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Oregon Probation Improperly Revoked for "Action Plan" Violations

by Mark Wilson

The Oregon Court of Appeals vacated a probation revocation judgment, finding that the court improperly revoked for the violation of a special condition that was not imposed by the court.

Valora Rivera-Waddle pleaded guilty to assaulting a public safety officer and was sentenced to 60 days in jail and a 36-month term of probation. She was also ordered to pay a $200 fine.

None of Rivera-Waddle's probation conditions prohibited her from consuming alcohol. Nevertheless, her probation officer had her sign three "action plans," agreeing to abstain from intoxicants.

Rivera-Waddle ultimately consumed alcohol on multiple occasions, and the state brought probation revocation proceedings against her. The court revoked her probation and sentenced her to 30 months in prison and a 24-month post-prison supervision term.

The Court of Appeals reversed. Following State v. Maag, 41 Or App 133, 135, 597 P2d 838 (1979), the court agreed with Rivera-Waddle that probation may be revoked only for violating conditions imposed by the sentencing judge at the time of sentencing.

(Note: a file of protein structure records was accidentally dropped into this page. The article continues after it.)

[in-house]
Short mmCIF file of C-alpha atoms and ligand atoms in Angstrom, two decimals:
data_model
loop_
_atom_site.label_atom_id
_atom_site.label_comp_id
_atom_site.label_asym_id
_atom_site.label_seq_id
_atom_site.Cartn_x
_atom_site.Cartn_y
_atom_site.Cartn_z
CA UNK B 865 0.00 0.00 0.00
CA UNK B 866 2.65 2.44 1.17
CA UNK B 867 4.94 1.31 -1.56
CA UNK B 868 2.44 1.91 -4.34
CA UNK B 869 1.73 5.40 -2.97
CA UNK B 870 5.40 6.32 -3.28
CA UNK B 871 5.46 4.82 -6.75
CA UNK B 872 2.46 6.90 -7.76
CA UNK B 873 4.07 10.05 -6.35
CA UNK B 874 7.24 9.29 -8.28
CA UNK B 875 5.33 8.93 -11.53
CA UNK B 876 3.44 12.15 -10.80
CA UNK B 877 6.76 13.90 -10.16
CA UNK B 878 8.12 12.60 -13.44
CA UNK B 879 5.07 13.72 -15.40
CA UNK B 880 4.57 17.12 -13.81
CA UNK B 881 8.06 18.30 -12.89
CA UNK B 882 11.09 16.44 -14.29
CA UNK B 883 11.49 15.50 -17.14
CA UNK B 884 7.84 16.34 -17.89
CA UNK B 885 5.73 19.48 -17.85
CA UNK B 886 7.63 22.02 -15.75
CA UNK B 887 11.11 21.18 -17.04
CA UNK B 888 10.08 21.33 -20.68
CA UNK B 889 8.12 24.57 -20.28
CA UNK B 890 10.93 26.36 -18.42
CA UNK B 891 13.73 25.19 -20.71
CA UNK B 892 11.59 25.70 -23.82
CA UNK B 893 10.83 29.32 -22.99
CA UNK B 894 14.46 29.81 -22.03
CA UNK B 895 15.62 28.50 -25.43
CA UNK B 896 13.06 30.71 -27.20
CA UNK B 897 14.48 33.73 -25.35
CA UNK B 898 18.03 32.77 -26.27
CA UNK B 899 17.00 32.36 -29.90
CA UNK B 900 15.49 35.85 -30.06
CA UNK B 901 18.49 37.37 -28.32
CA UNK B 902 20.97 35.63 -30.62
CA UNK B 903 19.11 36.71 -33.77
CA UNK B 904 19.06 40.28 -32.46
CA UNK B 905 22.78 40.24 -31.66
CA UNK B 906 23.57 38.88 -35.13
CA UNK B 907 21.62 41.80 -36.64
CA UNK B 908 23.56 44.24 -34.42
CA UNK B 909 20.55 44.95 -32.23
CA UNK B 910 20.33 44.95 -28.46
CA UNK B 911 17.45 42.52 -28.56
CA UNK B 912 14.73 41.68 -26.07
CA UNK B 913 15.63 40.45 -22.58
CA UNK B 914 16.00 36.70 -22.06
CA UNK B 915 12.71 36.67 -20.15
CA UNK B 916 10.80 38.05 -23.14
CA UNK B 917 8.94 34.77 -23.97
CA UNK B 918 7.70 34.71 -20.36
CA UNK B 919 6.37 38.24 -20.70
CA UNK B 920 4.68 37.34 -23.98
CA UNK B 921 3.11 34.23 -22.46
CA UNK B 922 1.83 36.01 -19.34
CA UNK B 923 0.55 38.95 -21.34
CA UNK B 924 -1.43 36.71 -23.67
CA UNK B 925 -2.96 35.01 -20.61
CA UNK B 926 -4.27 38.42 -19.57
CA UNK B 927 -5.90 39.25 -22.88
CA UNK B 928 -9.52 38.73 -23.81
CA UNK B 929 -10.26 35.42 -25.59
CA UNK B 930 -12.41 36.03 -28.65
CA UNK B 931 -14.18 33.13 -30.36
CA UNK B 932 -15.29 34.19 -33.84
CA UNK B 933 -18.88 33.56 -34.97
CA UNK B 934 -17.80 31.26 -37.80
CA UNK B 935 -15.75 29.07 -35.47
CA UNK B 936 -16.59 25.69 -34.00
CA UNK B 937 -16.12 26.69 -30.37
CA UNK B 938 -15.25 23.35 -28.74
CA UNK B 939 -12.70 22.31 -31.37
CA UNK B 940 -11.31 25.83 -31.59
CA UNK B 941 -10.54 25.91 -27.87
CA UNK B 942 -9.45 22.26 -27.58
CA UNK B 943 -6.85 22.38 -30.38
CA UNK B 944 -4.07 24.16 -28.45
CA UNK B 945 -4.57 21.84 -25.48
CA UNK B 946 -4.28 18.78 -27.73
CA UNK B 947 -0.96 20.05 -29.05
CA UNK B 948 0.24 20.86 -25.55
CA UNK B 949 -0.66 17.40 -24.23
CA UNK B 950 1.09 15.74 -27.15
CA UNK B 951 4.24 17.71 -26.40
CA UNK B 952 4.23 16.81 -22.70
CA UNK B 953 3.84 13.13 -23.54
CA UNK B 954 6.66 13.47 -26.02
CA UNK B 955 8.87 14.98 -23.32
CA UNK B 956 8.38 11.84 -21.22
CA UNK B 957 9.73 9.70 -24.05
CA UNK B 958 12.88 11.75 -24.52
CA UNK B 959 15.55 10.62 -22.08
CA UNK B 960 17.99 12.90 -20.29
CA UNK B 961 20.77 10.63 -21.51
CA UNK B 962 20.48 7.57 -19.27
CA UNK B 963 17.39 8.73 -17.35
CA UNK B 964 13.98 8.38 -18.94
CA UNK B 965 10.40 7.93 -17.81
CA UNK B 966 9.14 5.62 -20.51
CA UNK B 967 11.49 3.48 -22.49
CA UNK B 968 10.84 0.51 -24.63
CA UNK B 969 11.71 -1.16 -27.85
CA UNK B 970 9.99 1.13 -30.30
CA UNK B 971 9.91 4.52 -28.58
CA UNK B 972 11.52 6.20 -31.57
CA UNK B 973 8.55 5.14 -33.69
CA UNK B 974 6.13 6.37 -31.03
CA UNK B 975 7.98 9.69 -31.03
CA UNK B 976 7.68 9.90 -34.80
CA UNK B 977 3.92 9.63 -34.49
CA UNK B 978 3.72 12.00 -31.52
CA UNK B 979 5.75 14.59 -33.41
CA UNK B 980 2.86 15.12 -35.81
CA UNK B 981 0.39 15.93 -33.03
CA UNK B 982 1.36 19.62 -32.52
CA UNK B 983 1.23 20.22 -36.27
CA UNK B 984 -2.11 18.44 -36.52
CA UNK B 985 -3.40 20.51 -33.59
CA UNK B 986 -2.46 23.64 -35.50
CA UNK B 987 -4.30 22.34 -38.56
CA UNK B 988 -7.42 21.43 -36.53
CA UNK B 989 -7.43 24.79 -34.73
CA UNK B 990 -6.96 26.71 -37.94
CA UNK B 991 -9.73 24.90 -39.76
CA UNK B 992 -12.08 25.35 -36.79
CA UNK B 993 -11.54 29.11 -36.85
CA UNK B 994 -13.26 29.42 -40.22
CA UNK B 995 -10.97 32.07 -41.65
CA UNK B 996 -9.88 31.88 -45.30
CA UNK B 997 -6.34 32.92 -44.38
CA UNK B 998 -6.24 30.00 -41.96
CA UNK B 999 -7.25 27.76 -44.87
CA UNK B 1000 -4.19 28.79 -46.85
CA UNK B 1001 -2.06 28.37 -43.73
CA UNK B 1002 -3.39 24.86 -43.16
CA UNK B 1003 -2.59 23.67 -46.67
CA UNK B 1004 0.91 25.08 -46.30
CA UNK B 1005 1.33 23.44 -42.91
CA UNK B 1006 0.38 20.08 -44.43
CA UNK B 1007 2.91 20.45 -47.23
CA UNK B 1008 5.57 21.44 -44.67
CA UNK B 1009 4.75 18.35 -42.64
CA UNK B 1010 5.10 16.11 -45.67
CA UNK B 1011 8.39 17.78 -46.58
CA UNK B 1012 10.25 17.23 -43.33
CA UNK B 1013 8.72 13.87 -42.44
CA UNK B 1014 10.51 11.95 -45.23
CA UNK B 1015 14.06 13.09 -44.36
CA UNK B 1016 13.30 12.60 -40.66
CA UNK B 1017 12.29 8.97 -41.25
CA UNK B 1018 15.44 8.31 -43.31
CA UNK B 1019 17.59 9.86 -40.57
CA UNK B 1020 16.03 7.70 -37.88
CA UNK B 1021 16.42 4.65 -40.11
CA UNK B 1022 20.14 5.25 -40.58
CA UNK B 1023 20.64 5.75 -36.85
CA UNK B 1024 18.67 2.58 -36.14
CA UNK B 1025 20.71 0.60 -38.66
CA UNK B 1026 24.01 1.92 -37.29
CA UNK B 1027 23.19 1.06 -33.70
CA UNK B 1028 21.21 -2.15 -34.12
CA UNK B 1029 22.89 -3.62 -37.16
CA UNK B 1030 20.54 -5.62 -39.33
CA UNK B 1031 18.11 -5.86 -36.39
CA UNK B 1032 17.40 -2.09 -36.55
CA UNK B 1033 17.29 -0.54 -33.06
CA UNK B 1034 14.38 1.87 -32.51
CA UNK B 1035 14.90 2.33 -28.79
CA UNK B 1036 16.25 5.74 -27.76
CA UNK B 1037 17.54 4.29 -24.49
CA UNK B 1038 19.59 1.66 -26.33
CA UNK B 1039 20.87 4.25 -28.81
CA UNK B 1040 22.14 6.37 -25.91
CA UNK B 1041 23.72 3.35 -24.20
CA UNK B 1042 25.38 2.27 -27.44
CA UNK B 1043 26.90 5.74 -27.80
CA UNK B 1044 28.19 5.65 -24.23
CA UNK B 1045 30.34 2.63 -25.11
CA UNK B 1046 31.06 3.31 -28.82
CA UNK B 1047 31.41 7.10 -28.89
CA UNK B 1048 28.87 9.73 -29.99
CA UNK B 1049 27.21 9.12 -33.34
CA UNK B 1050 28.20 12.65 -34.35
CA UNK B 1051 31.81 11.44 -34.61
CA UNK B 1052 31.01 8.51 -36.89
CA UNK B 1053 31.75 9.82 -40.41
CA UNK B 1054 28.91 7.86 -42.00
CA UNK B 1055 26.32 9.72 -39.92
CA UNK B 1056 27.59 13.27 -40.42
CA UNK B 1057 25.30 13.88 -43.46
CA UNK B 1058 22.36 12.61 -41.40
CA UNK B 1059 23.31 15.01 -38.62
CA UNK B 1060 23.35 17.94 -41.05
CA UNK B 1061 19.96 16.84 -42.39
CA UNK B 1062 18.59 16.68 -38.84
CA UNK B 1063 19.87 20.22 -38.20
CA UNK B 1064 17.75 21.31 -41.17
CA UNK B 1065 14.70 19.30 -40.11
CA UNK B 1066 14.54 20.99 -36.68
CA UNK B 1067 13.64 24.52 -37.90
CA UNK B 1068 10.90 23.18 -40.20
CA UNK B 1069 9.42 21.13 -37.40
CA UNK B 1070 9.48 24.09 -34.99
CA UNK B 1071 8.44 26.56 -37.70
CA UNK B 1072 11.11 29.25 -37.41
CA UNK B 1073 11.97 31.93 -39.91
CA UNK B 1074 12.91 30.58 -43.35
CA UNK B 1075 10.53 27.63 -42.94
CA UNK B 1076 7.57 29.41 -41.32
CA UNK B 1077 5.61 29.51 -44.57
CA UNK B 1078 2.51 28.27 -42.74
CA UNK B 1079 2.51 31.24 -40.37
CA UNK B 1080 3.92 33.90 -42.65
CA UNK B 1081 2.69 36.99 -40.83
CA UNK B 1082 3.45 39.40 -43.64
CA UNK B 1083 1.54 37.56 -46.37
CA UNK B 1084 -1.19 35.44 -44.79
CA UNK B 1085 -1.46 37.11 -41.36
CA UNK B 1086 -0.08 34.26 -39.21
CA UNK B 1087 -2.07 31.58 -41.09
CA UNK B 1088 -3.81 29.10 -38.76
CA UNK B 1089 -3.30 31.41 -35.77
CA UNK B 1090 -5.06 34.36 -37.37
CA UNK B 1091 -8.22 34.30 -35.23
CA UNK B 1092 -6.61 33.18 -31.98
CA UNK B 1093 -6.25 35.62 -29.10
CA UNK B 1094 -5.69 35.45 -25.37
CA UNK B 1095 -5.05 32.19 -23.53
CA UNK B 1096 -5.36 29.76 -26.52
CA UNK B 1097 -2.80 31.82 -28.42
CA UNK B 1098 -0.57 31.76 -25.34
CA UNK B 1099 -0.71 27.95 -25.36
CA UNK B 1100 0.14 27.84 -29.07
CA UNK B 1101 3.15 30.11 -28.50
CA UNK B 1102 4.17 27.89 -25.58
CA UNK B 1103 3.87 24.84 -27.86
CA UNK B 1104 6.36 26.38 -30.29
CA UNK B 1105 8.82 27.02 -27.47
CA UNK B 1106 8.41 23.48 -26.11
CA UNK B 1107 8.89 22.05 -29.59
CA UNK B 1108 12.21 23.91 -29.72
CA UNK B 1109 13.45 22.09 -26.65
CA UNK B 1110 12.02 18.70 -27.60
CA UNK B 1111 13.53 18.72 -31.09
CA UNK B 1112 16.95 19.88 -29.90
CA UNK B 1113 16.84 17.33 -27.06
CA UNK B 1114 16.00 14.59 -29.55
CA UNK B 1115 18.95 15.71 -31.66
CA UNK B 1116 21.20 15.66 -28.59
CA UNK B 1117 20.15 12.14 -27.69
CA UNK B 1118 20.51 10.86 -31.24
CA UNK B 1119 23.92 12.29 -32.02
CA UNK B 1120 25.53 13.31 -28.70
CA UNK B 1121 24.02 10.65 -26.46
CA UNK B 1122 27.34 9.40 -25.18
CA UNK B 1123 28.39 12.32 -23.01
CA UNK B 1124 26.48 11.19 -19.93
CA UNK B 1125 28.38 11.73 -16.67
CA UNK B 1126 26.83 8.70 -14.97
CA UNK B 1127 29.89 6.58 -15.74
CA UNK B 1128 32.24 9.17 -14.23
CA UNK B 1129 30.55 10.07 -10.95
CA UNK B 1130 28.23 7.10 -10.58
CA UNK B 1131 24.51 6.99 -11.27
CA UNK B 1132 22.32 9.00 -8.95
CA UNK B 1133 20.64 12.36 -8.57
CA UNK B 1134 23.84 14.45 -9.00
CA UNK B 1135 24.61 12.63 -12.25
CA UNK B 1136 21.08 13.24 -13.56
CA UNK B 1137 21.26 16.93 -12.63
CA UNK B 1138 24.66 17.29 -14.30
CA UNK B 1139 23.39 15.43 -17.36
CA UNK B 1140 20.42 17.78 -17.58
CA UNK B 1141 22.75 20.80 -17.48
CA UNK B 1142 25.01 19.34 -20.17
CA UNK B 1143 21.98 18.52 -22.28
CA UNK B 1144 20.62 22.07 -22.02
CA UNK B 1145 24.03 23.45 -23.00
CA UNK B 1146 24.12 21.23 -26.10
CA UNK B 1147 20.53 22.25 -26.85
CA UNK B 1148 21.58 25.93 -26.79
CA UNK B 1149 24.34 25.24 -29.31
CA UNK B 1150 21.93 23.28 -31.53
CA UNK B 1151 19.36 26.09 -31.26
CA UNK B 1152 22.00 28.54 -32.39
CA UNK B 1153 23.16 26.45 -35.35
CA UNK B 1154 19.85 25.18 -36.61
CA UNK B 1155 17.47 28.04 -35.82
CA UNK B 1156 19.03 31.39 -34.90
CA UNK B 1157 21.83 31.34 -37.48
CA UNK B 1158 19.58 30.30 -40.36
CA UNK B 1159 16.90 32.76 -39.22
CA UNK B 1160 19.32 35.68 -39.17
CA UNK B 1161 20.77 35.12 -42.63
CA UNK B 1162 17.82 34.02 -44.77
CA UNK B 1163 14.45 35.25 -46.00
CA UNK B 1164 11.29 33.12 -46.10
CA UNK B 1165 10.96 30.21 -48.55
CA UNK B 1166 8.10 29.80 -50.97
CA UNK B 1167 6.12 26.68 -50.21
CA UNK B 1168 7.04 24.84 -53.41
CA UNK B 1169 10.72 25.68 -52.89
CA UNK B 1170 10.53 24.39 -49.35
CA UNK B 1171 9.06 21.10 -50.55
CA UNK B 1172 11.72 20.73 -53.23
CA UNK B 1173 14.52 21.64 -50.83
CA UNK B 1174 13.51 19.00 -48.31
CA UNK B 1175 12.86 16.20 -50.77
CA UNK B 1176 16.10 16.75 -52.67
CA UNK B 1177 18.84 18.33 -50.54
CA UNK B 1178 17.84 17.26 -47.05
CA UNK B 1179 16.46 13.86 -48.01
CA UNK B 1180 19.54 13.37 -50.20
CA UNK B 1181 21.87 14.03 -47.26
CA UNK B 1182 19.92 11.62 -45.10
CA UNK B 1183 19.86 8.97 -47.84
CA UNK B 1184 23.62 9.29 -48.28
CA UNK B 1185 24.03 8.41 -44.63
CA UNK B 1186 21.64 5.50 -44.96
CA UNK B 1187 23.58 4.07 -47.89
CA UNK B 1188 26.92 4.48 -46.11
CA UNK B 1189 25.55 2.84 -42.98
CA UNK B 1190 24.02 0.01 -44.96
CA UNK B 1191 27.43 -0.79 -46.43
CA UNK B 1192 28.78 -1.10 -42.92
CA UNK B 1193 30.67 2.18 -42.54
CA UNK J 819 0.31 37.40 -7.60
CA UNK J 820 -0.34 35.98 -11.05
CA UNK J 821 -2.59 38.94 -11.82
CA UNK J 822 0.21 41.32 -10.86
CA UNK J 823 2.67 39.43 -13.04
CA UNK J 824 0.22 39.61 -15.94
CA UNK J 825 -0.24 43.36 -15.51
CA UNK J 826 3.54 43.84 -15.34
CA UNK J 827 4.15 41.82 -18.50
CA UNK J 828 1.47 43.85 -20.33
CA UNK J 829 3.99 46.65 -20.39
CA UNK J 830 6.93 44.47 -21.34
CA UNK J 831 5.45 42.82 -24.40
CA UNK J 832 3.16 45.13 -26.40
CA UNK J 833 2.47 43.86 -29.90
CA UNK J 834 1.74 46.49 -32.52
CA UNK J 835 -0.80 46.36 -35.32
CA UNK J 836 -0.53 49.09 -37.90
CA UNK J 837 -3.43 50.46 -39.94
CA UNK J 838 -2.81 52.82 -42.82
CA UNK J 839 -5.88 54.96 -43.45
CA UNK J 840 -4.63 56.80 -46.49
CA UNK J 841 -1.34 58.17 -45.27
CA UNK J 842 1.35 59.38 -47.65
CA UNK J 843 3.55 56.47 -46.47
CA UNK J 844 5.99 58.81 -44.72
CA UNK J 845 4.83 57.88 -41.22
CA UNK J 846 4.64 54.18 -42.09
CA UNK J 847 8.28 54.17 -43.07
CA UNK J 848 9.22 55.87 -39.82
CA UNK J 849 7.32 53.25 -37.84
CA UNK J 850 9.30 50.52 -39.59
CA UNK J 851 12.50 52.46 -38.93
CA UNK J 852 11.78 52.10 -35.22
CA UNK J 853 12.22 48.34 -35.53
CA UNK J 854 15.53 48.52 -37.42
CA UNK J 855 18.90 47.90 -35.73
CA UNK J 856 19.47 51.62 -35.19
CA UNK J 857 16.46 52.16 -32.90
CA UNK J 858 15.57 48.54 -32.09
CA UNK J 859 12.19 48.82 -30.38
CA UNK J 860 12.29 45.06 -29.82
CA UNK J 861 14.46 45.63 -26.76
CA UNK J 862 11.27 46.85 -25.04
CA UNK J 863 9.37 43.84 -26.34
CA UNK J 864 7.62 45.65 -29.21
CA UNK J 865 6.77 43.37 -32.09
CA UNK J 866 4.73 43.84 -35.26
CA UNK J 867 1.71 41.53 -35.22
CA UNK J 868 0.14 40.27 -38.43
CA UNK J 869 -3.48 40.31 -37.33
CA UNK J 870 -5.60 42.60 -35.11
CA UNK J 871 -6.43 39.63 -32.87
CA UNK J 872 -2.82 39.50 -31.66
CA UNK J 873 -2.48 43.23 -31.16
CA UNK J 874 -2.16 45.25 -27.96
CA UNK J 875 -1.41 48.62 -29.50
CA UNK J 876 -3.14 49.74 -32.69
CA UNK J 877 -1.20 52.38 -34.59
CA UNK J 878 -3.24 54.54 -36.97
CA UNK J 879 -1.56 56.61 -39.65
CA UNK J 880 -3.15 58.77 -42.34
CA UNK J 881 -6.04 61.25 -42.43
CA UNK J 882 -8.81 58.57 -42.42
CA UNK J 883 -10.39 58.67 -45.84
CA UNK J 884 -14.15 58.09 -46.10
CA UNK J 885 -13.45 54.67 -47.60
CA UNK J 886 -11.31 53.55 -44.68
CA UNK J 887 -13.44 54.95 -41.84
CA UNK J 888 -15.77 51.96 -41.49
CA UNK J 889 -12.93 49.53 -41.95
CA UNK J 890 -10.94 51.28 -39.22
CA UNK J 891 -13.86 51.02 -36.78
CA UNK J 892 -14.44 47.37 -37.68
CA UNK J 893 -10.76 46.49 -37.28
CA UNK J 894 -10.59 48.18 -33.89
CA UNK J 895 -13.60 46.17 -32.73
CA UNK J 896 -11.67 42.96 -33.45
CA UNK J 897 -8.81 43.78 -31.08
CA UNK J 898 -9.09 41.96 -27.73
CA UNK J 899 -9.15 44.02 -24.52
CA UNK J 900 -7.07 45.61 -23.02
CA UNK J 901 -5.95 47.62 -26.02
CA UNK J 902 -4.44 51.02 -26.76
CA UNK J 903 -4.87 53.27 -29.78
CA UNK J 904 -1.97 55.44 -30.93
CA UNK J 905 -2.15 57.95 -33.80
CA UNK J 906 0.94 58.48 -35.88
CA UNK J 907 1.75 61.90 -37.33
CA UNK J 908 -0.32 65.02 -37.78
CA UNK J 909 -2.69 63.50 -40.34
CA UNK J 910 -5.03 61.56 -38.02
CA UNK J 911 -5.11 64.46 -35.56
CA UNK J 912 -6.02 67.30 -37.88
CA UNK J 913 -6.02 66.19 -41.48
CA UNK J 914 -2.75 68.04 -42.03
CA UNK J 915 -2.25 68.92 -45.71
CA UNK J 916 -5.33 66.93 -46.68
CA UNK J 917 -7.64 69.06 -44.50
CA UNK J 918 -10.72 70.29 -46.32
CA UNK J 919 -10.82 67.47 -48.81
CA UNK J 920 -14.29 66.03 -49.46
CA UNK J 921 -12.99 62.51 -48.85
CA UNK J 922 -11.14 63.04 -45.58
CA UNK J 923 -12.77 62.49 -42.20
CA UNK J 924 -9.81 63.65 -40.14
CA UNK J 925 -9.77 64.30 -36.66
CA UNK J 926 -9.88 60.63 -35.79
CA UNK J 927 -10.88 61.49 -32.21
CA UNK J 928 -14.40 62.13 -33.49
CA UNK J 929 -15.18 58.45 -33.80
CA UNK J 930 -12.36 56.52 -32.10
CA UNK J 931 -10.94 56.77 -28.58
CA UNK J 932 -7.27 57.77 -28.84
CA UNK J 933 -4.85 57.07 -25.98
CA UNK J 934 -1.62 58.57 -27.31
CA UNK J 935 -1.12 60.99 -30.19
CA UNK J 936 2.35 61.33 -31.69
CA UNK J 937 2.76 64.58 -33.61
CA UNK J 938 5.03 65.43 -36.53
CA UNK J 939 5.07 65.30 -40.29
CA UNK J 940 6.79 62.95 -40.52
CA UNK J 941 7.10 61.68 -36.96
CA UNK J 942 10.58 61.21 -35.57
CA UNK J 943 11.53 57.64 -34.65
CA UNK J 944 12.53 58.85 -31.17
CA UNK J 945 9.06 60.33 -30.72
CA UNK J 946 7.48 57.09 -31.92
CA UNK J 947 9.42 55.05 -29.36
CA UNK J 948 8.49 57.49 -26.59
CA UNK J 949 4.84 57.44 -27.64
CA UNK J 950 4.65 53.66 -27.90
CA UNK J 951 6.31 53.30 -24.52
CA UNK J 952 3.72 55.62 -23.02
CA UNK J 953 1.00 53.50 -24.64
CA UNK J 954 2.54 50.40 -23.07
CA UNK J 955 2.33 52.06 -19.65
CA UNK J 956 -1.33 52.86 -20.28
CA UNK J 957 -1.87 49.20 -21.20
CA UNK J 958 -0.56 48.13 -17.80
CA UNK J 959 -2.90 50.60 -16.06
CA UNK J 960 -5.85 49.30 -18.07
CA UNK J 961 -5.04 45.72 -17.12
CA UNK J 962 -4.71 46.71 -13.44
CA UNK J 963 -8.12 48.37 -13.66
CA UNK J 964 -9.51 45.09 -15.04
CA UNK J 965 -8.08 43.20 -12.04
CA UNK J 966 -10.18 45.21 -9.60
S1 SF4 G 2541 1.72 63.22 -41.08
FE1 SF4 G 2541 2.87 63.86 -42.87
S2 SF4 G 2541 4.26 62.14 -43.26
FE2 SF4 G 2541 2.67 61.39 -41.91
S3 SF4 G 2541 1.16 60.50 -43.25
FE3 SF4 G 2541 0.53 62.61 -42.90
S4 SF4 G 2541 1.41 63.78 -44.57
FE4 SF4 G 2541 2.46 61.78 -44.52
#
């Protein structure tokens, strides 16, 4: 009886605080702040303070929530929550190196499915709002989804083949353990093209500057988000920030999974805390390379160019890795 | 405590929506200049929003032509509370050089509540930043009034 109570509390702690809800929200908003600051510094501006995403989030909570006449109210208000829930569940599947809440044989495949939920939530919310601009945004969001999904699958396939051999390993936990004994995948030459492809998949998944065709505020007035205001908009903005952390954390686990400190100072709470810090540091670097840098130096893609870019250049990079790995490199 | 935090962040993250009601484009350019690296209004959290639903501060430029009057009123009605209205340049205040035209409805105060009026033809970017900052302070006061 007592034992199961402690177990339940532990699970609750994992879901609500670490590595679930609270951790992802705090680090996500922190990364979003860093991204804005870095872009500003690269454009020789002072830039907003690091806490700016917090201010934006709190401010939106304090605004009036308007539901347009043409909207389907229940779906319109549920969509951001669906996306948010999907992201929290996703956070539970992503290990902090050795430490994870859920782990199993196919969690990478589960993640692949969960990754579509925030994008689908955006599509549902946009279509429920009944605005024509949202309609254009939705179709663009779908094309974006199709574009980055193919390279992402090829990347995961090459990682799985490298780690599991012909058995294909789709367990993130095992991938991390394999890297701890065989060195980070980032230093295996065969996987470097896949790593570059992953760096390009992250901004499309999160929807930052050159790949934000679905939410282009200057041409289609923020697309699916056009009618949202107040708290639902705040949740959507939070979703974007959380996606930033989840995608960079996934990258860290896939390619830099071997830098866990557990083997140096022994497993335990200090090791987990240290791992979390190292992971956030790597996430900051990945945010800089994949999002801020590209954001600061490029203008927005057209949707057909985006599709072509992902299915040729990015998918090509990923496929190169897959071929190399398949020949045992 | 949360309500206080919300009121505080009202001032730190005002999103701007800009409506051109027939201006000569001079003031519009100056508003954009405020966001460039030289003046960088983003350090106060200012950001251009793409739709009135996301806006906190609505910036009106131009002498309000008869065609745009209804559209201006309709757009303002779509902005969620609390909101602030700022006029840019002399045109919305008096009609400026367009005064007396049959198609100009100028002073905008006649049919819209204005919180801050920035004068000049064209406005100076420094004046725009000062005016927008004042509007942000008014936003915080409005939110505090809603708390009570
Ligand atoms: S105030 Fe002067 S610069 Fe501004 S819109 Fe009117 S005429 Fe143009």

"Although defendant signed 'action plans' requiring her to abstain from intoxicants, that condition was imposed after sentencing by her probation officer pursuant to a catch-all provision that she . . .'abide by the direction of her supervising officer,' the court observed. "Therefore, the added condition that defendant abstain from use of intoxicants is invalid" and "was an improper basis upon which the trial court may revoke defendant's probation."

Rivera-Waddle also argued that the trial court improperly revoked probation for failing to pay financial obligations. While citing decisions requiring specific findings before revoking probation for failure to pay, the court elected not to reach that issue. "On remand, the trial court will have the opportunity to address in the first instance the other arguments that defendant urges us to review," the court declared. See: State v. Rivera-Waddle, 279 Or App 274 (Or. Ct. App. 2016).

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Related legal case

State v. Rivera-Waddle